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Greg Siskind on Immigration Law and Policy

Obama Leaves Open Door to "Plan B"

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It's tricky for the President to tip his hand too much on what he would do if Congress failed to pass an immigration reform bill. Would he use his administrative powers to grant some kind of status to the millions of people who would otherwise have benefited from a legalization program? Perhaps TPS for all Mexicans based on the drug violence in that country? Or a DACA-style solution that allows work and travel and nothing more?

President Obama was asked about this during an interview with Univision:

OBAMA: "Probably not. I think that it is very important for us to recognize that the way to solve this problem has to be legislative. I can do some things and have done some things that make a difference in the lives of people by determining how our enforcement should focus. Right now we're focused much more on criminals. We're focused much more on those who have endangered people or communities. And we've been able to provide help through deferred action for young people and students the DREAMers who I've had a chance to meet with. And they're just incredible young people and great assets to the United States. But this is a problem that needs to be fixed legislatively. So I'm not going to speculate on the House bill failing. I'm going to make sure that I do everything I can to help it succeed."

This is not exactly shutting the door on a Plan B option. In fact, the language is more flexible than he was just a couple of years ago regarding suggestions for a DACA-style solution. And an NPR story from earlier today suggests that legal experts are telling the President he's got the power to do something like this if he so chooses.

Perhaps those opposing an immigration reform bill should pay heed. Killing the bill doesn't necessarily mean you can completely tie the President's hands. He still has a lot of power.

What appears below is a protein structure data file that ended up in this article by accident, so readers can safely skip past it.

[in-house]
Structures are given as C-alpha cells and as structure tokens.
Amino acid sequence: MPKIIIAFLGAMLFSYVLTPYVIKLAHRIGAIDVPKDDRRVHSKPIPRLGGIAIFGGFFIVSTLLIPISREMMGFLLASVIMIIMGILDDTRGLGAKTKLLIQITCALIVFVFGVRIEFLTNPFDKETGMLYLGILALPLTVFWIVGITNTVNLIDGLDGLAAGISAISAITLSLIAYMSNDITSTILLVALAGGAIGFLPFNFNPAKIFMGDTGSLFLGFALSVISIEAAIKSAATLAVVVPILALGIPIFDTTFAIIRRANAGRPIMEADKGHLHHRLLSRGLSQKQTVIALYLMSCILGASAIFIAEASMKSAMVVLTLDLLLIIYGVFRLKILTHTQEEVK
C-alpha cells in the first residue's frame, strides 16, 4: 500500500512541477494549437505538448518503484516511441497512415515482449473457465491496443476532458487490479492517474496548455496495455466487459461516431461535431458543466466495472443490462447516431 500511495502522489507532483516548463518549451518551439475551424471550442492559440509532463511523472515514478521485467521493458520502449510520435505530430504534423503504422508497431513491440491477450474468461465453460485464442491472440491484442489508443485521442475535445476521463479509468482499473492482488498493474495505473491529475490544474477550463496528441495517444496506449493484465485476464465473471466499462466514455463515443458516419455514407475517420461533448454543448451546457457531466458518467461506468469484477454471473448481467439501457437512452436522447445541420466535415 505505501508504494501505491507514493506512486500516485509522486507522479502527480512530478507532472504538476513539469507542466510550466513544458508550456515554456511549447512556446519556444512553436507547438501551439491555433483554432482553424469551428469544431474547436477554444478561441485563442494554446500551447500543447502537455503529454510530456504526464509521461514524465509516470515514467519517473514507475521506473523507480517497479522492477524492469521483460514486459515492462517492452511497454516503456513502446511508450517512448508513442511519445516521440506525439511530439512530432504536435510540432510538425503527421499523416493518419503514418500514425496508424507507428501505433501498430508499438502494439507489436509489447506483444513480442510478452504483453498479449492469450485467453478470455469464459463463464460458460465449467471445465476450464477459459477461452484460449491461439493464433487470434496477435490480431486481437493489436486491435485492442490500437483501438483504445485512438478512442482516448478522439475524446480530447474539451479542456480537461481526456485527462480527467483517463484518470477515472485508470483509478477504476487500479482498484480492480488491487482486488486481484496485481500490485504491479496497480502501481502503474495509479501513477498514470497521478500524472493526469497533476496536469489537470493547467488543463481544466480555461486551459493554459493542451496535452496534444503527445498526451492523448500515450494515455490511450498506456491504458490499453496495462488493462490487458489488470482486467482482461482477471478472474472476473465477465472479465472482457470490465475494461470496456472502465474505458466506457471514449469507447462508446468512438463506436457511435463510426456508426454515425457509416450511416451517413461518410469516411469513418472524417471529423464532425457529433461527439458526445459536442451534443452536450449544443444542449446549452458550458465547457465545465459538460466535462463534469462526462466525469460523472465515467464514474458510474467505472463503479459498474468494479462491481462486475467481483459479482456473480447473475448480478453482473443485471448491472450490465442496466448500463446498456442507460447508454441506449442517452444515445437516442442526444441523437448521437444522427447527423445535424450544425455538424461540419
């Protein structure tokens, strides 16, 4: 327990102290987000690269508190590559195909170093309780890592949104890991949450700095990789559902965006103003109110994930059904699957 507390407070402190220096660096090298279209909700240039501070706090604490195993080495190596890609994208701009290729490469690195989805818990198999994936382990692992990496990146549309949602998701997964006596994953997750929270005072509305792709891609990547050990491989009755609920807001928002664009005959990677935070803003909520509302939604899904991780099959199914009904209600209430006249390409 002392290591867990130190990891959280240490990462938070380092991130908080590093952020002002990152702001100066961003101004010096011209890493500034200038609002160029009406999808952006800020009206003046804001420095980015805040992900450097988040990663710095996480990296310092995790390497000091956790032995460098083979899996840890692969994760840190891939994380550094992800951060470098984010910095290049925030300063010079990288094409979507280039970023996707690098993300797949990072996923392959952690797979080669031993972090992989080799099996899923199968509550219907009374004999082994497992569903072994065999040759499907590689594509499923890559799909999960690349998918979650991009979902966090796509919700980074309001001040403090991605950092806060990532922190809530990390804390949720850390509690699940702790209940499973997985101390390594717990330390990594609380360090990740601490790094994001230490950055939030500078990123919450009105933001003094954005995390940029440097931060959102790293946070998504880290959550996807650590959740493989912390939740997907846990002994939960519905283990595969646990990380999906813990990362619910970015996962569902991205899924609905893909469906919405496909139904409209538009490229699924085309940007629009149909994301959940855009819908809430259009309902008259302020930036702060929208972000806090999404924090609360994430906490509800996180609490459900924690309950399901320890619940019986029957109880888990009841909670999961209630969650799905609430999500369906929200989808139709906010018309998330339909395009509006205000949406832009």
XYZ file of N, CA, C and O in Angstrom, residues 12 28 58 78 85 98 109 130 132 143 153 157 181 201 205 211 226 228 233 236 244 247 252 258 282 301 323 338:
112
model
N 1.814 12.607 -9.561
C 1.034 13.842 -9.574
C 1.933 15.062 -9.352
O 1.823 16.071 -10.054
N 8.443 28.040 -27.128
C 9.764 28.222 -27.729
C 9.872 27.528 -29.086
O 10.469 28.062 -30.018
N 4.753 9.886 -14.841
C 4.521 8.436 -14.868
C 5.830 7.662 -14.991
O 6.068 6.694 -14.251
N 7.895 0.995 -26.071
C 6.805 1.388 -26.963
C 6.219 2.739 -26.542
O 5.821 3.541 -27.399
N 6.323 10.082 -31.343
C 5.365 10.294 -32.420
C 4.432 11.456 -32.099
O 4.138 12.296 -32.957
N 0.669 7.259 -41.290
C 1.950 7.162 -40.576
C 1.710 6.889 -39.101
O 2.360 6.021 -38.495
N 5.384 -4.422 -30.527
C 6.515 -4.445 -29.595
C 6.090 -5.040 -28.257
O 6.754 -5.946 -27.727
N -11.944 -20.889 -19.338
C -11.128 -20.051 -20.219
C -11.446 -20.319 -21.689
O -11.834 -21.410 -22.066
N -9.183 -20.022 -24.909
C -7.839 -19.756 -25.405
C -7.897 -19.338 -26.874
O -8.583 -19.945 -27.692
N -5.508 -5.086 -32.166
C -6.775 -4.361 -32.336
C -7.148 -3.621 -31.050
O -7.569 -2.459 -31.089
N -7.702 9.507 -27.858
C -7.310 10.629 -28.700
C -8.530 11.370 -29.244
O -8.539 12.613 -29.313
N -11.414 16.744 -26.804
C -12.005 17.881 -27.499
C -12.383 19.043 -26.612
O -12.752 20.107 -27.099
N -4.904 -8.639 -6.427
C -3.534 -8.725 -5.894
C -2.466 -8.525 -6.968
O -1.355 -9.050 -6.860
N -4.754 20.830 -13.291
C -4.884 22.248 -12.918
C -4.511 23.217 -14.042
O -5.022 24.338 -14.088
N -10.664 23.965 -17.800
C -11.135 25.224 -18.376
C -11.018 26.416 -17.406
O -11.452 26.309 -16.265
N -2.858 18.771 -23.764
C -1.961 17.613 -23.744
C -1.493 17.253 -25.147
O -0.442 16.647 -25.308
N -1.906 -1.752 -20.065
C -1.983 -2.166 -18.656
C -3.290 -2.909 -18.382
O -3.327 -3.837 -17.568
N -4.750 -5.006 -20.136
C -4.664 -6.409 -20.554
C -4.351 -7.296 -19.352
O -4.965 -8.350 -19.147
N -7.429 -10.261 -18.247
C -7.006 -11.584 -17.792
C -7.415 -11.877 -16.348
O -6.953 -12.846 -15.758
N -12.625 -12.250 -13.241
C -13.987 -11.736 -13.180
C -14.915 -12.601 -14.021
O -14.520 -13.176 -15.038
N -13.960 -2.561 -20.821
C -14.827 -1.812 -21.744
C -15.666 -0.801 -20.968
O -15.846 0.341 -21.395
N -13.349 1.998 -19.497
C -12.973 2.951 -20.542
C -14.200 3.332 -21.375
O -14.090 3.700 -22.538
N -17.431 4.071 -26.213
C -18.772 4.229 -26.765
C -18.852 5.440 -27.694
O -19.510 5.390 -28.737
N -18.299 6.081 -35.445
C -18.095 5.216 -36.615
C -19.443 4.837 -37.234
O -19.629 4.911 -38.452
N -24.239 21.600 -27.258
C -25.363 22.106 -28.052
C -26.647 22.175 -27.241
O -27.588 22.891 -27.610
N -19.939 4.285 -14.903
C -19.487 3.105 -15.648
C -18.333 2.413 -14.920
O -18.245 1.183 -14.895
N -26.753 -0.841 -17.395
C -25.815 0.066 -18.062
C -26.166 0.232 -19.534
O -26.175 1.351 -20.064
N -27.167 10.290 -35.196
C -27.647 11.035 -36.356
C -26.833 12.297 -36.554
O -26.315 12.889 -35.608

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  1. Jack2's Avatar
    "Perhaps those opposing an immigration reform bill should pay heed."

    Perhaps the president should pay heed to the Founding Fathers and finally recognize the separation of powers doctrine of the Constitution.

    "the language is more flexible than he was just a couple of years ago regarding suggestions for a DACA-style solution."

    I'll say. Back then he said that he had NO flexibility:

    "I just have to continue to say this notion that somehow I can just change the laws unilaterally is just not true. We are doing everything we can administratively. But the fact of the matter is there are laws on the books that I have to enforce. And I think there's been a great disservice done to the cause of getting the DREAM Act passed and getting comprehensive immigration passed by perpetrating the notion that somehow, by myself, I can go and do these things. It's just not true."

    And this:

    "Now, I know some people want me to bypass Congress and change the laws on my own," Obama told members of a National Council of La Raza conference who shouted back, "Yes, you can! Yes, you can!"
    "That's not how our democracy functions," Obama responded. "That's not how our Constitution is written."

    He also said:

    "Well, the truth of the matter is that we have exercised as much administrative discretion as we can."


    "PROBABLY not" implies that there is a possibility. No one should be surprised at anything this guy does given his track record of ignoring law. And Republicans are paying heed: They are asking themselves, "Why pass anything when he is just going to ignore parts he doesn't like anyway?"
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